A nurse who made a false insurance claim and stole drugs has avoided being struck off the profession's register.

American-born Christopher Joseph Foley was, however, suspended for 18 months.

His misconduct included looking at nude women and sexual images on his employer's computer system.

It's believed he was back in America and last year he did not attend a Health Practitioners Disciplinary Tribunal hearing in Hamilton.

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The tribunal has though ordered overseas nursing authorities be told of its decision.

It found him guilty of five disciplinary charges and in a written ruling released today, knocked back calls from the nurses' professional conduct committee to strike Mr Foley off the register.

Instead, the tribunal imposed the suspension, set conditions should he return to work in New Zealand and ordered him to pay about $7500 costs.

"My Foley's professional misconduct, whilst dishonest and highly unprofessional, was not offending at the level warranting deregistration," the tribunal decision says.

"Mr Foley's offending did not involve any direct harm to patient safety, not did it involve any abuse of trust with vulnerable patients or members of the public."

He became a registered nurse in New Zealand in 2008 and, until September 2012, worked for the Waikato District Health Board.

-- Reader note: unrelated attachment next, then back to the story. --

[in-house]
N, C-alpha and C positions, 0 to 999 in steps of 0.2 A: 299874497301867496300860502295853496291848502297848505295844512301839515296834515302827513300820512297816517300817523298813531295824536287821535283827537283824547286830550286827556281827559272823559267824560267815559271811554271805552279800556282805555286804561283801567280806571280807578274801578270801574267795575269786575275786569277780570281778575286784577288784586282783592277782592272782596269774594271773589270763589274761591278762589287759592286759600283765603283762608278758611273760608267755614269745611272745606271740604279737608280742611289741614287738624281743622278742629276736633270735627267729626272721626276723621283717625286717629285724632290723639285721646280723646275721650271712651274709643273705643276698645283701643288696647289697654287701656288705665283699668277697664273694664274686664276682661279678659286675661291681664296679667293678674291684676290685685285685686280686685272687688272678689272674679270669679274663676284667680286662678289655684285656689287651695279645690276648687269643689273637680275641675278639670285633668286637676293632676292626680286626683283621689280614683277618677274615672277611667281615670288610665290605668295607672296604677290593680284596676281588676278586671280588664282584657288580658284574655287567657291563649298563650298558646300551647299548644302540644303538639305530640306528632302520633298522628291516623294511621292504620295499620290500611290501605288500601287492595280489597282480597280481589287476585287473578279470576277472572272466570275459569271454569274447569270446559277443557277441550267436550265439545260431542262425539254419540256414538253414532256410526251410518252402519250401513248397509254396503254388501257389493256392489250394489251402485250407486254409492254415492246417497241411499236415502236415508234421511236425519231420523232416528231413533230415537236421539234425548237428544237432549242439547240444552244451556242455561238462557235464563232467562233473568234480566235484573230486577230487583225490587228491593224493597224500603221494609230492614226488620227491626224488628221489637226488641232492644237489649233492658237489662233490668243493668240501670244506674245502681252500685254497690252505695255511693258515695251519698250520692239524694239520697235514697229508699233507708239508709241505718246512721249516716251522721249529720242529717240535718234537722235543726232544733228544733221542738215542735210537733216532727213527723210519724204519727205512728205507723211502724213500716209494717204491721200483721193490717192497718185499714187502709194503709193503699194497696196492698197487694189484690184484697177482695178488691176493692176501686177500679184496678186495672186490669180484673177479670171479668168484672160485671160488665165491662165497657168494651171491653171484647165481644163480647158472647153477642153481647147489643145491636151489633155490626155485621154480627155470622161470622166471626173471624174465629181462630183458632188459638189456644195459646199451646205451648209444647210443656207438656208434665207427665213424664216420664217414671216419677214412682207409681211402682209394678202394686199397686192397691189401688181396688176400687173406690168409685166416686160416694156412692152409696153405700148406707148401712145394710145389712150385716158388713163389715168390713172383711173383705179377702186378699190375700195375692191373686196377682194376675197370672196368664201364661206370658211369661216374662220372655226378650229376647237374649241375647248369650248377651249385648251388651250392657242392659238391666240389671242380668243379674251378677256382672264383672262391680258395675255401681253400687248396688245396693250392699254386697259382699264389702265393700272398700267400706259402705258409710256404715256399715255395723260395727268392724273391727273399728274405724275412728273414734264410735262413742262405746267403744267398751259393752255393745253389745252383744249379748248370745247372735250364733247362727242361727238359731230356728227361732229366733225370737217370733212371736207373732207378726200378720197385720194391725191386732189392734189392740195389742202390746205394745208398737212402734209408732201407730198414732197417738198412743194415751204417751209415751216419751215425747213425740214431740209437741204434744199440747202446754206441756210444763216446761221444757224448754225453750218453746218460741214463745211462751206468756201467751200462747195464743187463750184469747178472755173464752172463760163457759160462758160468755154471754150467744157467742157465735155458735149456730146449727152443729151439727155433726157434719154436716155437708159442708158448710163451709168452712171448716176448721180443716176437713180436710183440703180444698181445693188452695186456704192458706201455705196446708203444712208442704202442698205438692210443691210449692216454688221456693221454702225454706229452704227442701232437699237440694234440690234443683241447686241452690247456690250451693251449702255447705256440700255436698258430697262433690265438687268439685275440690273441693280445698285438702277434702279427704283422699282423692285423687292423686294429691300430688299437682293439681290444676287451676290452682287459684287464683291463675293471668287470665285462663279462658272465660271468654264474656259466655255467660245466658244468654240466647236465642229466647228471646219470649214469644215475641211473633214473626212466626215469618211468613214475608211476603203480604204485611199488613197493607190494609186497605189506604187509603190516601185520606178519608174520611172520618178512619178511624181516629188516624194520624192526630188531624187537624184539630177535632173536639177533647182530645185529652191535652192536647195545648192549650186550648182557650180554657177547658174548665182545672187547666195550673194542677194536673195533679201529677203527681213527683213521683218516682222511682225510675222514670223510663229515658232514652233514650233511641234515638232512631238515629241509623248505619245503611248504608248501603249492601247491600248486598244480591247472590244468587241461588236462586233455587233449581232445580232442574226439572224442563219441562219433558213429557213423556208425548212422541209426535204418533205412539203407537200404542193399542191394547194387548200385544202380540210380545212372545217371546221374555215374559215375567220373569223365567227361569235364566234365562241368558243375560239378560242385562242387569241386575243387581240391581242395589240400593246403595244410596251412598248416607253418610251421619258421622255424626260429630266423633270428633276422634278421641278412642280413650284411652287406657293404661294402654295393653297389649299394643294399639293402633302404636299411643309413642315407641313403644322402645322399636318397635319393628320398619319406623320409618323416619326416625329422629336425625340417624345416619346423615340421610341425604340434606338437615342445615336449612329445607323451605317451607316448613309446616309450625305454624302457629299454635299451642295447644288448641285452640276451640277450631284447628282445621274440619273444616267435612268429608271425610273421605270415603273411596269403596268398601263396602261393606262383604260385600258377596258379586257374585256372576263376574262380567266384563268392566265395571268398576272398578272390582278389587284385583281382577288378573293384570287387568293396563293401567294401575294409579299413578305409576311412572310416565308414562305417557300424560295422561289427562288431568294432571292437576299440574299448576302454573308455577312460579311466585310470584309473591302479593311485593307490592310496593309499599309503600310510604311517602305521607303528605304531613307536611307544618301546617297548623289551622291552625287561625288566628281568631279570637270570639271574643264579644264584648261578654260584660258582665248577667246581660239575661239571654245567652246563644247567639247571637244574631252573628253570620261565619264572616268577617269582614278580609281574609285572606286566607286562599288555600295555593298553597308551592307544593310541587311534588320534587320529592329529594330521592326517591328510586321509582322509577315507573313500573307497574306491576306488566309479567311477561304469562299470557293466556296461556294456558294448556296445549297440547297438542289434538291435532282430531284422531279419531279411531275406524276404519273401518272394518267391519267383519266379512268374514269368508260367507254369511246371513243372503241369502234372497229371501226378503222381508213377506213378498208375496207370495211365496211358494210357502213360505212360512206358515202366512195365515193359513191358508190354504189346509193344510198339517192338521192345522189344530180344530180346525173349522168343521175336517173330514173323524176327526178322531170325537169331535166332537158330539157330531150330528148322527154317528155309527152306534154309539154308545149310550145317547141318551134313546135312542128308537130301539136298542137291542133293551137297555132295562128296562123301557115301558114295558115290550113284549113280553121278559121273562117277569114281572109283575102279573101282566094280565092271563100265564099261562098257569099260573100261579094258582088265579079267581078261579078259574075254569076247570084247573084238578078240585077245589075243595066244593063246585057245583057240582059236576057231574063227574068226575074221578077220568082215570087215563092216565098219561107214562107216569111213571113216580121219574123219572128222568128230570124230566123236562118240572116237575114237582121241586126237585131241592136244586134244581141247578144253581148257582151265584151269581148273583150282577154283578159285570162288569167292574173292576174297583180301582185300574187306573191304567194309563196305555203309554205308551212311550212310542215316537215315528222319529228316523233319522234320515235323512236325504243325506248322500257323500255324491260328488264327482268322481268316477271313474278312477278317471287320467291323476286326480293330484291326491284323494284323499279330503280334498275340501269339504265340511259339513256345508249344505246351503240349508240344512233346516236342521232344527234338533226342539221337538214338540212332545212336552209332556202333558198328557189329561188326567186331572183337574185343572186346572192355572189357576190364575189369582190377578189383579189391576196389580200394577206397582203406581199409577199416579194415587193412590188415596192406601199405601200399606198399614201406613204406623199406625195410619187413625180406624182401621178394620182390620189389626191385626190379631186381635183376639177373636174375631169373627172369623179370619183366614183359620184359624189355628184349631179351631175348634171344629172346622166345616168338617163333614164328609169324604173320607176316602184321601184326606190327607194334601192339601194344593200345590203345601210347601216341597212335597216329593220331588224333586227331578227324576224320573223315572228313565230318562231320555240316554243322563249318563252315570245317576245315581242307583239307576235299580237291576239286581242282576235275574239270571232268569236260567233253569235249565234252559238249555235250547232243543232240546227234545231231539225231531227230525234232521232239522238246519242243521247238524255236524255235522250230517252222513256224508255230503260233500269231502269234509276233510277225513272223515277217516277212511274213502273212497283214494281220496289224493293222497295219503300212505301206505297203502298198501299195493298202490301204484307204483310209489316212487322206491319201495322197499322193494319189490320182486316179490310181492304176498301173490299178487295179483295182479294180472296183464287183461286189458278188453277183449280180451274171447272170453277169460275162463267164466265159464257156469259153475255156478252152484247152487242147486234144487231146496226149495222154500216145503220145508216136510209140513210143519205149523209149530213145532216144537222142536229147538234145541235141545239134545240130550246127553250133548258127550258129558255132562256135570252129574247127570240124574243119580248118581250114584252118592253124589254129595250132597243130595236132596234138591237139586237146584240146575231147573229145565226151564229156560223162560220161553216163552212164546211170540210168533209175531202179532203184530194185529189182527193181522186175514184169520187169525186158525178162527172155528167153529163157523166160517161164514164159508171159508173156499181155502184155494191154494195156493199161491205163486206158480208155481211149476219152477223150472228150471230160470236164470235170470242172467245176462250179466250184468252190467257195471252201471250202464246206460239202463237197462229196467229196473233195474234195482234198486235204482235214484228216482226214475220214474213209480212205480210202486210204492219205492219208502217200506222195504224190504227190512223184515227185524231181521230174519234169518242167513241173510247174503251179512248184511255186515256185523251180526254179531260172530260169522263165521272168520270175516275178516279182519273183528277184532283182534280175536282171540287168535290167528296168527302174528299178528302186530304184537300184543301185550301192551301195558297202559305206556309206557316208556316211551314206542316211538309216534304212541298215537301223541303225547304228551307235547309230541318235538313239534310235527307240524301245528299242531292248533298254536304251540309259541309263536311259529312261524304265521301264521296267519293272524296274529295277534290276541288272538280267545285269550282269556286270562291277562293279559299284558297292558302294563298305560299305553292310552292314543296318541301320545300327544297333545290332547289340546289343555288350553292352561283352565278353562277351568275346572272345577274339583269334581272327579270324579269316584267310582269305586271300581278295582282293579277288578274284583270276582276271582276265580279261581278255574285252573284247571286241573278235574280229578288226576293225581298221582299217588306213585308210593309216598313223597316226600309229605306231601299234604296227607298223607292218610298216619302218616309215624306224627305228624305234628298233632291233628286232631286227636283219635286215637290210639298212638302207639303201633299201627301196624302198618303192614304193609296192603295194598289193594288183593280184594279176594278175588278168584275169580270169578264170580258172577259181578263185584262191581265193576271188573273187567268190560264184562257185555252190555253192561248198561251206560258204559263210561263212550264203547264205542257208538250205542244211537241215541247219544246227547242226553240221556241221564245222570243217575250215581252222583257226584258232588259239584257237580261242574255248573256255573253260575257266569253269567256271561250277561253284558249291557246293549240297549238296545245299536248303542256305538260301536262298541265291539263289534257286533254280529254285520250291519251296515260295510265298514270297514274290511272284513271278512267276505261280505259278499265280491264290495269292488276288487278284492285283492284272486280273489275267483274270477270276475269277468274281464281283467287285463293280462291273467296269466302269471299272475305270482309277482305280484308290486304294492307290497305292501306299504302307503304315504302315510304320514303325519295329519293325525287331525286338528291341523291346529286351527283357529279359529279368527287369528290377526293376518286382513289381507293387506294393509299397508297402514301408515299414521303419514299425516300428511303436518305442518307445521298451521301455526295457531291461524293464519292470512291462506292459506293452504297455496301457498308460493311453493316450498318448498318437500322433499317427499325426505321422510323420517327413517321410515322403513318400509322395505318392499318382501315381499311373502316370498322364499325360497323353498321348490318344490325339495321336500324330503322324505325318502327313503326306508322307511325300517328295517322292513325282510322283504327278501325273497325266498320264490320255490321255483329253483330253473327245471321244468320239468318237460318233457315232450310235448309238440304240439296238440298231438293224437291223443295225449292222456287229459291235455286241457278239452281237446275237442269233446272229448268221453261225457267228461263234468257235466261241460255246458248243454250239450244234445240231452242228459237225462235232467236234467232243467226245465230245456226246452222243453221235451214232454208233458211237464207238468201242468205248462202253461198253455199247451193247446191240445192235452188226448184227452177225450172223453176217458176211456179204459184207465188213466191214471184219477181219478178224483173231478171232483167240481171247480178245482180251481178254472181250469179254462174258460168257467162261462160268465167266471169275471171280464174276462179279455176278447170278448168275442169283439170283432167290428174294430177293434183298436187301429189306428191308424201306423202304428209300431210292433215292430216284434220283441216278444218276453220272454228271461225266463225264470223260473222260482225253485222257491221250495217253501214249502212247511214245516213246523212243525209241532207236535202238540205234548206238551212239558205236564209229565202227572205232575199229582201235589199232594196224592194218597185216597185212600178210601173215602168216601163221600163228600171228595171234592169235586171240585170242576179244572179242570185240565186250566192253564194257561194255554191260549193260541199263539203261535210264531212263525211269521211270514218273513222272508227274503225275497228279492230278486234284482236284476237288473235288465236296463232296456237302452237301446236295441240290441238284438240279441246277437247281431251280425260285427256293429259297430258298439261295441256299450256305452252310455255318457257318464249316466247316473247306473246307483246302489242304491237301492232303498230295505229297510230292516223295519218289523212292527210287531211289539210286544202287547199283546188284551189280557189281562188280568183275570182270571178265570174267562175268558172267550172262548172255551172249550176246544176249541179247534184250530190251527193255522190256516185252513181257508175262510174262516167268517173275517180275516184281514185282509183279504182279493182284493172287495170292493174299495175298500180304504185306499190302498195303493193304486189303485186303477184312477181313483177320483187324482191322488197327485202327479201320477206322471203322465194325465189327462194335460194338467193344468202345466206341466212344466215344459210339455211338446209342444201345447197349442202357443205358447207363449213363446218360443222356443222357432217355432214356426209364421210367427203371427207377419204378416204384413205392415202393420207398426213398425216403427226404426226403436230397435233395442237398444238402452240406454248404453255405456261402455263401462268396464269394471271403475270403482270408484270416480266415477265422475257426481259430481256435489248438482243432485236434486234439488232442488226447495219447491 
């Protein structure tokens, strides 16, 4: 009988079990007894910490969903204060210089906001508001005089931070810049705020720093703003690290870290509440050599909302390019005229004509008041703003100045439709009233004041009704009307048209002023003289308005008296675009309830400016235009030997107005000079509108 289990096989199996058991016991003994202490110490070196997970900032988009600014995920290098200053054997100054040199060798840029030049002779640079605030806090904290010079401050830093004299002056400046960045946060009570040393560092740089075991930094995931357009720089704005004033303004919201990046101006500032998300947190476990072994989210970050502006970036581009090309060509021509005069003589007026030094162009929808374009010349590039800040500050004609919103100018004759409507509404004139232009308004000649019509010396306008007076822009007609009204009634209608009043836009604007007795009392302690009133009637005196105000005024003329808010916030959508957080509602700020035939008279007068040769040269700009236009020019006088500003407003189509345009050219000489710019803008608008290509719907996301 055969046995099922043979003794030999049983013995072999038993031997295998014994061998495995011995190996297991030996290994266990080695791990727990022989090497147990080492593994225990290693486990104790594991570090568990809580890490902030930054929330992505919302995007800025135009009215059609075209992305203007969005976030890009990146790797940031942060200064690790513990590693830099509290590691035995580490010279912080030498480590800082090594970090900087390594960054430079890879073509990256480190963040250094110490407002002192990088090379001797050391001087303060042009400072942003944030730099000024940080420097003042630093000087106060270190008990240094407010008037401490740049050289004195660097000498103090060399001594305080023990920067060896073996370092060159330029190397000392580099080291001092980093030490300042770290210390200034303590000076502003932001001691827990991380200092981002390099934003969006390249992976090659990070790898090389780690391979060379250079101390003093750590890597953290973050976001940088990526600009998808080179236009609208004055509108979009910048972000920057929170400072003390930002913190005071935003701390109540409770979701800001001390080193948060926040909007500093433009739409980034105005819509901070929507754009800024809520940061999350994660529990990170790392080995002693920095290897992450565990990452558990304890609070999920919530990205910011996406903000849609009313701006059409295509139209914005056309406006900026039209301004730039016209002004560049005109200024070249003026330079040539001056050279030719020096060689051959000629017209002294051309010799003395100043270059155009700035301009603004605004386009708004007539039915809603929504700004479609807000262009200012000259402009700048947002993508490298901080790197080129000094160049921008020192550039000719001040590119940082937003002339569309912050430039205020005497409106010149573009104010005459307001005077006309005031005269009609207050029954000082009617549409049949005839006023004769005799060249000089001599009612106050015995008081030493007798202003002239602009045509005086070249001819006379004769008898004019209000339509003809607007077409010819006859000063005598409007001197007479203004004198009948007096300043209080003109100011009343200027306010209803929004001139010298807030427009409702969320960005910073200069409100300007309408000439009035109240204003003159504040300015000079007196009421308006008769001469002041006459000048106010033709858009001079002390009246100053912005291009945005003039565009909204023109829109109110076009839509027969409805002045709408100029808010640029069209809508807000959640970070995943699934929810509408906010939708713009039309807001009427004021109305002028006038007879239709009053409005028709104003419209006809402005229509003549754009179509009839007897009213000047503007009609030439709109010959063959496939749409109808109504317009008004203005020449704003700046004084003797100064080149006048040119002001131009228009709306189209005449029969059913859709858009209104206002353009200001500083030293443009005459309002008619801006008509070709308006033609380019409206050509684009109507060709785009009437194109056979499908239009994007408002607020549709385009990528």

The next month he took a job at Spring Hill prison in Waikato, where he stayed until he was sacked in April 2013.

That year he was sentenced to 100 hours' community work for drug offences and insurance fraud.

This stemmed from Mr Foley claiming his Hamilton home was burgled. He tried to claim $7500 in insurance, but police found some of the missing items in a search of his property and that of his ex-wife's.

Officers also found prescription medication, including tramadol and morphine, belonging to the prison.

The tribunal found he had, without authorisation, taken medical supplies and drugs from the DHB.

And in December 2012, Mr Foley used the Corrections computer system to view inappropriate images of nude women and sexual intercourse.

He was initially suspended from Spring Hill after an article appeared in a provincial newspaper about the charges he faced, which he hadn't told his boss about.

Mr Foley didn't attend the tribunal hearing but provided a statement saying he was injured playing rugby in 2012 and was out of work for two months.

"At the same time, he separated from his wife of 15 years and moved away from his church. He explains thus was a stressful and unhappy time for him," the tribunal says.

He said he'd accidentally taken morphine from the DHB when he left it in his uniform.

At Spring Hill, he'd taken the medication as his doctor was away for Christmas and he needed anti-inflammatories, Mr Foley said.

"He states he asked his manager if he could take discarded medications and that his manager told him, 'sure, but don't get caught', because he would say I did not know anything about it."

Mr Foley acknowledged he was responsible for his actions and made bad decisions.